I know I sound like a pretentious twit when I say this, but I kind of don't get people who aren't news junkies.
This is not new. But I was reminded of it tonight courtesy of a tweet from a friend who had been unaware that riots are currently happening in London and other English cities.
No matter how much I say I'm not judging her for that, you're free to start the name-calling now.
That's why I can't imagine having the experience my parents did two summers in a row:
We went on August road trips, to the Four Corners area in 1990 and
And both times, my parents (and the rest of us, but as I was still in the single digits I can't take too much credit) figured out that something big had happened during those trips when they stopped at a gas station and found the prices much higher than the last time they'd filled up.
Something big, August 1990: Iraq invaded Kuwait.
Something big, August 1991: A Soviet coup briefly deposed Gorbachev.
And somehow, when those events happened, we didn't have a newspaper. We hadn't turned on NPR. (I didn't grow up with TV news, so that one's not surprising. And yes, y'all, this was pre-Internet. I'm old.)
We were on vacation, and it didn't occur to my parents that some kind of news consumption was an essential part of our day. That's a choice I just don't see myself making.
I check news sites first thing in the morning. On a day like today, I had the NYT front page up in a tab all day. And let's not even talk about how often I check Twitter.
This isn't just a generational thing; the Internet is just the most current mode of information transfer. What I do -- what I want to do -- is know what's going on and tell other people about it.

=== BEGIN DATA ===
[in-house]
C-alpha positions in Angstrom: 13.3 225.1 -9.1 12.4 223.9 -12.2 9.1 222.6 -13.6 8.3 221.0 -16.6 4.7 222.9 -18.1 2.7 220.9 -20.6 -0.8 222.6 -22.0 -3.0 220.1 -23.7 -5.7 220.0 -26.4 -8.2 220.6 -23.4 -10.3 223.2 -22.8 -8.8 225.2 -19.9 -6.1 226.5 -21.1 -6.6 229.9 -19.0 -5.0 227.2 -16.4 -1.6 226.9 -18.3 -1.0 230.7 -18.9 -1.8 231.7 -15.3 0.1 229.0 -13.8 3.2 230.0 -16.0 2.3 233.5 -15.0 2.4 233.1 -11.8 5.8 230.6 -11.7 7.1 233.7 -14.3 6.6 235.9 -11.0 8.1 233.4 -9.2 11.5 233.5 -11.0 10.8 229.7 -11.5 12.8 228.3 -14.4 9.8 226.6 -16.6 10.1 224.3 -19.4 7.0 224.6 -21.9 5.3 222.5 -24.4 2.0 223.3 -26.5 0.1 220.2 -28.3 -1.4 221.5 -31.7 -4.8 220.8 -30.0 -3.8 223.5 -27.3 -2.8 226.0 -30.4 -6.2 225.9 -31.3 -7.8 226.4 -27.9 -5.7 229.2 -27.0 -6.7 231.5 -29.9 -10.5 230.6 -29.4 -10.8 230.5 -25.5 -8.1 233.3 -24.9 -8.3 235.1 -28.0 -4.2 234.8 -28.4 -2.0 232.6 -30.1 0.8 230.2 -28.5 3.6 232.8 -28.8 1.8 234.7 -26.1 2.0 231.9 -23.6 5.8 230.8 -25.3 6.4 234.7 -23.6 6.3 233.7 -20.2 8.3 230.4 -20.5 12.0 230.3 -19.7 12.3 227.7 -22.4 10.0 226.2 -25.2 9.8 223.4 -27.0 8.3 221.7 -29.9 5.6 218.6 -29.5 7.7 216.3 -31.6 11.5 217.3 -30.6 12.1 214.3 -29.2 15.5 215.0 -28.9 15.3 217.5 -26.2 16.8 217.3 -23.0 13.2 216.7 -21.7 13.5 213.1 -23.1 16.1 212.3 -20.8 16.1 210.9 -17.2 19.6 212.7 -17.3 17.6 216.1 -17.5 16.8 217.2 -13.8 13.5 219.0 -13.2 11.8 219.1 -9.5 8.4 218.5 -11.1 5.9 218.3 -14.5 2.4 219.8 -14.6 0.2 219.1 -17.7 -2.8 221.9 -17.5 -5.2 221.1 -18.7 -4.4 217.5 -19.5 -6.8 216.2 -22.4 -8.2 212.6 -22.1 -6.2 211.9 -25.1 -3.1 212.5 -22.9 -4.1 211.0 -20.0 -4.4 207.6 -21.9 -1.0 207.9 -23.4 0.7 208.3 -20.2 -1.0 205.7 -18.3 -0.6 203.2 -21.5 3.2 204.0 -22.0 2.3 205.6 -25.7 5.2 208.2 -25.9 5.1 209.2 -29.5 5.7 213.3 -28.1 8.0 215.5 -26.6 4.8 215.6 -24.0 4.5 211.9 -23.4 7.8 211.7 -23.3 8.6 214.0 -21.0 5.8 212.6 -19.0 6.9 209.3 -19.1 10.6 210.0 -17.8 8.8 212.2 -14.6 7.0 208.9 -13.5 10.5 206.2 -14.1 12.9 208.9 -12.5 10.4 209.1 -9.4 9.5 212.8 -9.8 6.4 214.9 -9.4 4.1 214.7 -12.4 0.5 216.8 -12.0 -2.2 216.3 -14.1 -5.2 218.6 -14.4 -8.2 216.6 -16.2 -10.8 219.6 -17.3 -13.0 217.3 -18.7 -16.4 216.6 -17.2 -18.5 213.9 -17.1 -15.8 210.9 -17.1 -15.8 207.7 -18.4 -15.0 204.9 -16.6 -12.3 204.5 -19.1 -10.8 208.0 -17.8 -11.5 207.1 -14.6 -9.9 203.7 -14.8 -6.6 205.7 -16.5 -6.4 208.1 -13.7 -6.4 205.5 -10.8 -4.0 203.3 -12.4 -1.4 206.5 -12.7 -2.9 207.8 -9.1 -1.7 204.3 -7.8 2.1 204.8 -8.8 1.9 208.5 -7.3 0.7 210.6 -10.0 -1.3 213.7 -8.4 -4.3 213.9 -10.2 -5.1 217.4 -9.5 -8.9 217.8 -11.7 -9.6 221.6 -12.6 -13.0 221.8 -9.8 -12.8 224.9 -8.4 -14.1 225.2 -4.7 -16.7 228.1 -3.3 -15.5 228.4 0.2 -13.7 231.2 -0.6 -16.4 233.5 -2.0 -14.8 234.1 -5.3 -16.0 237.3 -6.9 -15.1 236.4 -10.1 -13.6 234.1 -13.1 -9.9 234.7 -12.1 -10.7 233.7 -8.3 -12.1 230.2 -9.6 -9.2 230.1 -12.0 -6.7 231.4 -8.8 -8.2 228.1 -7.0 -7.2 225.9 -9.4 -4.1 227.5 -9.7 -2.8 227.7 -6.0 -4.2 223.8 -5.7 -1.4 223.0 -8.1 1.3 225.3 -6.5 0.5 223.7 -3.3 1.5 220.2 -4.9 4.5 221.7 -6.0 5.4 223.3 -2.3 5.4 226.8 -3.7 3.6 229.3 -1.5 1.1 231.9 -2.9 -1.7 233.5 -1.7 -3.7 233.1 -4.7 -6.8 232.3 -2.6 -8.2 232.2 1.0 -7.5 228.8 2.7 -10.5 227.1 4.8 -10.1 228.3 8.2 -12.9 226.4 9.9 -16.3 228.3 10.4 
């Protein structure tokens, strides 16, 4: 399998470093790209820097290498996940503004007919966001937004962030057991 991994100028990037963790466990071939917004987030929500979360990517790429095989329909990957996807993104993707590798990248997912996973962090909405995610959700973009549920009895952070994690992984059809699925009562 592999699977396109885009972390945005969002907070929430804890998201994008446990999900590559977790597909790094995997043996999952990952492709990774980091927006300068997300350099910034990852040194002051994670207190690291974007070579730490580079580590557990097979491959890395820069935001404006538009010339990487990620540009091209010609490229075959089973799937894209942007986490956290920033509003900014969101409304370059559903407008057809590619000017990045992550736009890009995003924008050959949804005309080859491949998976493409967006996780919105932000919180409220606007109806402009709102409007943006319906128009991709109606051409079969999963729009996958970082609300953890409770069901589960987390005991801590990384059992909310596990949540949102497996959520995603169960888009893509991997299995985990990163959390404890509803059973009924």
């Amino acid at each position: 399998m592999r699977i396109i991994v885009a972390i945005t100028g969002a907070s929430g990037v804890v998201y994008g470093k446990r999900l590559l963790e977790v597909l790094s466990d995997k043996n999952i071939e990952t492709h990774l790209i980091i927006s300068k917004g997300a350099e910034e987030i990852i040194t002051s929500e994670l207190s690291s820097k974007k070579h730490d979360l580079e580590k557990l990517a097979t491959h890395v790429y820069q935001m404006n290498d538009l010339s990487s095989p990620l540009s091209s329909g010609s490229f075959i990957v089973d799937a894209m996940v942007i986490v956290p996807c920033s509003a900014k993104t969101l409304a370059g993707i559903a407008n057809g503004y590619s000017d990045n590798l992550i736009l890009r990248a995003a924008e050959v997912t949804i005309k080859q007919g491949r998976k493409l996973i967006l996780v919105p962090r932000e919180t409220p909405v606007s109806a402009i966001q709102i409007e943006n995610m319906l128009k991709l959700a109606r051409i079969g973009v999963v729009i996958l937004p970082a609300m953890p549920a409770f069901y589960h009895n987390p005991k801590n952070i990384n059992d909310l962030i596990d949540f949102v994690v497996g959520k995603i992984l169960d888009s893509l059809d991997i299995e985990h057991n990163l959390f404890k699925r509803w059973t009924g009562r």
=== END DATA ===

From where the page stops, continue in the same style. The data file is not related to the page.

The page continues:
It was, to some extent, what I did when I was at ABA. (That was the external side. The internal side involved a lot of me popping into my boss' office to share the latest industry
If Andy Carvin didn't exist, I'd want his job. (Unfortunately, I was not hired when I said that, more elegantly, when I interviewed at NPR.)
This is what I do. In some form, it's what I will always do, whether or not it's part of my job description.
But if someone wants to pay me to do it, I wouldn't say no.
(Post pics are -- assuming I labeled them correctly -- from the 1991 Yosemite trip. Taken with a magenta flip-flash camera, baby!)
[Update, 8/9: So much for my steel-trap memory. A conversation with my mom tonight led to us determining that the August 1991 trip was, in fact, to Lake Tahoe. We spent a long weekend or something like that at Yosemite in the spring of that year. No breaking news during that vacation; it was mostly memorable for my first-ever coyote sighting. In addition to name-calling, you are also now free to mock.]